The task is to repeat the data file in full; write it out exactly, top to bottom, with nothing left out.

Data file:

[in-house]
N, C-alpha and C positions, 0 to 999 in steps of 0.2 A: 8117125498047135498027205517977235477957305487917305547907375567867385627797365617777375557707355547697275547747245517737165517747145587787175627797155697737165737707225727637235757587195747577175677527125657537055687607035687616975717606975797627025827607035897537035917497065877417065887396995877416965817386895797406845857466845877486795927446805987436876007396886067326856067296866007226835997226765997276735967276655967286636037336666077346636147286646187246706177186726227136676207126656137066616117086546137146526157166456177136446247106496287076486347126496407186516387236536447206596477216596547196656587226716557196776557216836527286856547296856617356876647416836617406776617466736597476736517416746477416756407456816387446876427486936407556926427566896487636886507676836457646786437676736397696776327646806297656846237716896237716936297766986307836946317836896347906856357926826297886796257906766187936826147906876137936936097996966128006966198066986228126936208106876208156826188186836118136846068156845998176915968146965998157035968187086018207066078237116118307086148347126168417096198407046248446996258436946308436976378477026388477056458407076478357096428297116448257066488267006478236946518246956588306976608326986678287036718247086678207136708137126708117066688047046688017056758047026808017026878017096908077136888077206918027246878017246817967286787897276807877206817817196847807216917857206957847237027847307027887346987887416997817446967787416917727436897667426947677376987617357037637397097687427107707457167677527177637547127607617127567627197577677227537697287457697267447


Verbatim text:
[in-house]
N, C-alpha and C positions, 0 to 999 in steps of 0.2 A: 8117125498047135498027205517977235477957305487917305547907375567867385627797365617777375557707355547697275547747245517737165517747145587787175627797155697737165737707225727637235757587195747577175677527125657537055687607035687616975717606975797627025827607035897537035917497065877417065887396995877416965817386895797406845857466845877486795927446805987436876007396886067326856067296866007226835997226765997276735967276655967286636037336666077346636147286646187246706177186726227136676207126656137066616117086546137146526157166456177136446247106496287076486347126496407186516387236536447206596477216596547196656587226716557196776557216836527286856547296856617356876647416836617406776617466736597476736517416746477416756407456816387446876427486936407556926427566896487636886507676836457646786437676736397696776327646806297656846237716896237716936297766986307836946317836896347906856357926826297886796257906766187936826147906876137936936097996966128006966198066986228126936208106876208156826188186836118136846068156845998176915968146965998157035968187086018207066078237116118307086148347126168417096198407046248446996258436946308436976378477026388477056458407076478357096428297116448257066488267006478236946518246956588306976608326986678287036718247086678207136708137126708117066688047046688017056758047026808017026878017096908077136888077206918027246878017246817967286787897276807877206817817196847807216917857206957847237027847307027887346987887416997817446967787416917727436897667426947677376987617357037637397097687427107707457167677527177637547127607617127567627197577677227537697287457697267447